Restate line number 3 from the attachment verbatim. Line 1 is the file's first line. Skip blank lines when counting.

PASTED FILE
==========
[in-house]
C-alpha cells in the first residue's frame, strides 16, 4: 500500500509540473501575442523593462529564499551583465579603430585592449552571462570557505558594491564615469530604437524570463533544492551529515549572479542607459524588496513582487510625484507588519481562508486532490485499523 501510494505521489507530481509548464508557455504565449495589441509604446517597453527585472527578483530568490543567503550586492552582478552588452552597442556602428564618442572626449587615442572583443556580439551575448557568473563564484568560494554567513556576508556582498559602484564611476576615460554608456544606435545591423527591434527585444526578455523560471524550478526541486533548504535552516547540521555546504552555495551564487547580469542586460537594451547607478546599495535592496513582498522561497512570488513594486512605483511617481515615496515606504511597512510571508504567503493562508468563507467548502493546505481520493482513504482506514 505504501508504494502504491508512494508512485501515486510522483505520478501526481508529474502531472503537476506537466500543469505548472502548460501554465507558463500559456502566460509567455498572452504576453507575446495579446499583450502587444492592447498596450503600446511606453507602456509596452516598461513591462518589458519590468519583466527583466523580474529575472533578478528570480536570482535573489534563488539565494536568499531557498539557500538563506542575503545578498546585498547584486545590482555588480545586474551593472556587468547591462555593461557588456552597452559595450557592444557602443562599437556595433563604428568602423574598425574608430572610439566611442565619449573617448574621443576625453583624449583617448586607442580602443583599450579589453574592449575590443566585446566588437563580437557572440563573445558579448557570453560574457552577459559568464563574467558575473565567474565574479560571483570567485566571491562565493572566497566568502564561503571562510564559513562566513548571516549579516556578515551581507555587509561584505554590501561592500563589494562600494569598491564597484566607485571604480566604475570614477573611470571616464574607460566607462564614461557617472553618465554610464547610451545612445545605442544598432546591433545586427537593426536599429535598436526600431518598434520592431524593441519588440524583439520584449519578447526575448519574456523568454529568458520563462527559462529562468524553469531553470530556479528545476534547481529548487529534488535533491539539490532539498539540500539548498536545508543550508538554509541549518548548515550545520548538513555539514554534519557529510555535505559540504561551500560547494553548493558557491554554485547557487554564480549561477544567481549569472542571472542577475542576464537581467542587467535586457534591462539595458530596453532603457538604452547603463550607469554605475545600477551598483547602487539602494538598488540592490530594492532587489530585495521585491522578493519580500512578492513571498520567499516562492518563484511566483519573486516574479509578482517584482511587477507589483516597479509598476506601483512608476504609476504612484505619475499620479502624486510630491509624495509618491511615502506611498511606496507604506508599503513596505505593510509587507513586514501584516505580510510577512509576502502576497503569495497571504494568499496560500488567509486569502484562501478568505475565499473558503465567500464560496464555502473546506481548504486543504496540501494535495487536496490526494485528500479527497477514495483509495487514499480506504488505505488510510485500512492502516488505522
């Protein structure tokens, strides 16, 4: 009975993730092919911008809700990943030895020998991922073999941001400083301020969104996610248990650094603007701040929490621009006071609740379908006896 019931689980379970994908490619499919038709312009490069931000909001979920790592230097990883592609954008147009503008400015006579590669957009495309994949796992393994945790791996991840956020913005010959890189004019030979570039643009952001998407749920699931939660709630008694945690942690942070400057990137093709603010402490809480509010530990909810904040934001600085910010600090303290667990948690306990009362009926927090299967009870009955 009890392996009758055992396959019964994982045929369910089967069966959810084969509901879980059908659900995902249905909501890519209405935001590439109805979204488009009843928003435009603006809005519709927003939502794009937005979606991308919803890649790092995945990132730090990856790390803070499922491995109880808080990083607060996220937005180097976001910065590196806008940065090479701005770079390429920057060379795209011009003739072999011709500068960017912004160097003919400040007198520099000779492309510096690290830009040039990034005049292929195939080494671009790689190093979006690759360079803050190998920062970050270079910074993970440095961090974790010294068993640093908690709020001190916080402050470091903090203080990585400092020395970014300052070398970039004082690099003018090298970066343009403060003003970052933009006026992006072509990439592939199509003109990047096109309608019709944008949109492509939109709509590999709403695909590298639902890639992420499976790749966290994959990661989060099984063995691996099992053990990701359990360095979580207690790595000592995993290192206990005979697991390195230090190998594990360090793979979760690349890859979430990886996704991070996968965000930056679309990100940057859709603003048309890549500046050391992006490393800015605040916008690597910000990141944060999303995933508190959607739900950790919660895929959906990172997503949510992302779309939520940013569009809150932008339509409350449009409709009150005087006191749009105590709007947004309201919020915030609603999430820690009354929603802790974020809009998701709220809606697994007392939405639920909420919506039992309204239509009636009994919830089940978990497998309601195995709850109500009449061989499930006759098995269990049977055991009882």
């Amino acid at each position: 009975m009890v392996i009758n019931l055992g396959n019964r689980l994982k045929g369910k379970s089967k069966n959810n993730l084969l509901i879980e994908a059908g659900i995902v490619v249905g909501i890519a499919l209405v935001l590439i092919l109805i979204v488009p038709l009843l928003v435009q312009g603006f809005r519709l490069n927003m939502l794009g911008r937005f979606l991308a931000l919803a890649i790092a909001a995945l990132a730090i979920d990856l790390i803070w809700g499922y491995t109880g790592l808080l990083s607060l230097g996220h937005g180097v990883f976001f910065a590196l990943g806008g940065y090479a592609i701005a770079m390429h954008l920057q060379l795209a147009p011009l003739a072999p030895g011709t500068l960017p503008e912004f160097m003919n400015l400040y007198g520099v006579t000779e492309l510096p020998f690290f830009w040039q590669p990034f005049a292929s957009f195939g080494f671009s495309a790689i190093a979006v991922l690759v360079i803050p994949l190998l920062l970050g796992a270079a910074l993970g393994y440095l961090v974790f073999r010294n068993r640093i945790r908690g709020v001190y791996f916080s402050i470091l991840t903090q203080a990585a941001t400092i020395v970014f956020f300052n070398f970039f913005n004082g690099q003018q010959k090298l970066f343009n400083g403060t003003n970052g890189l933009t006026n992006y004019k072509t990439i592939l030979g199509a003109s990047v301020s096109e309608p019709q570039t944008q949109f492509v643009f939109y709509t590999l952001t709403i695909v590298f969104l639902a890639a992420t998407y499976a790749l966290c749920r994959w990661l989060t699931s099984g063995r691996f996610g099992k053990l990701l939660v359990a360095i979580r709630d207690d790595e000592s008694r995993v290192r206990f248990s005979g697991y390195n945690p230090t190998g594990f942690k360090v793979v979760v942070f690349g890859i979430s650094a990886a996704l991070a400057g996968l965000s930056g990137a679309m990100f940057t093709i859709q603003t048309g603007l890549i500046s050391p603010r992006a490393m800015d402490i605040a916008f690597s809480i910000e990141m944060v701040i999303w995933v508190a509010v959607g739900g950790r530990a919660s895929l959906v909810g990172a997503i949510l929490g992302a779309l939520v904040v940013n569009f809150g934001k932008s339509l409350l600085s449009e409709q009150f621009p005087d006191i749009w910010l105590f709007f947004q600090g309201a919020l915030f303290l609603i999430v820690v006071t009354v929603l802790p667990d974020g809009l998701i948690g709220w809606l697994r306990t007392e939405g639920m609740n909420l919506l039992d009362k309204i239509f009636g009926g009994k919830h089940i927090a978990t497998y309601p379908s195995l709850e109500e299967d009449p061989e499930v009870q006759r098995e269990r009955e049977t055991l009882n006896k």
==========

């Protein structure tokens, strides 16, 4: 009975993730092919911008809700990943030895020998991922073999941001400083301020969104996610248990650094603007701040929490621009006071609740379908006896 019931689980379970994908490619499919038709312009490069931000909001979920790592230097990883592609954008147009503008400015006579590669957009495309994949796992393994945790791996991840956020913005010959890189004019030979570039643009952001998407749920699931939660709630008694945690942690942070400057990137093709603010402490809480509010530990909810904040934001600085910010600090303290667990948690306990009362009926927090299967009870009955 009890392996009758055992396959019964994982045929369910089967069966959810084969509901879980059908659900995902249905909501890519209405935001590439109805979204488009009843928003435009603006809005519709927003939502794009937005979606991308919803890649790092995945990132730090990856790390803070499922491995109880808080990083607060996220937005180097976001910065590196806008940065090479701005770079390429920057060379795209011009003739072999011709500068960017912004160097003919400040007198520099000779492309510096690290830009040039990034005049292929195939080494671009790689190093979006690759360079803050190998920062970050270079910074993970440095961090974790010294068993640093908690709020001190916080402050470091903090203080990585400092020395970014300052070398970039004082690099003018090298970066343009403060003003970052933009006026992006072509990439592939199509003109990047096109309608019709944008949109492509939109709509590999709403695909590298639902890639992420499976790749966290994959990661989060099984063995691996099992053990990701359990360095979580207690790595000592995993290192206990005979697991390195230090190998594990360090793979979760690349890859979430990886996704991070996968965000930056679309990100940057859709603003048309890549500046050391992006490393800015605040916008690597910000990141944060999303995933508190959607739900950790919660895929959906990172997503949510992302779309939520940013569009809150932008339509409350449009409709009150005087006191749009105590709007947004309201919020915030609603999430820690009354929603802790974020809009998701709220809606697994007392939405639920909420919506039992309204239509009636009994919830089940978990497998309601195995709850109500009449061989499930006759098995269990049977055991009882």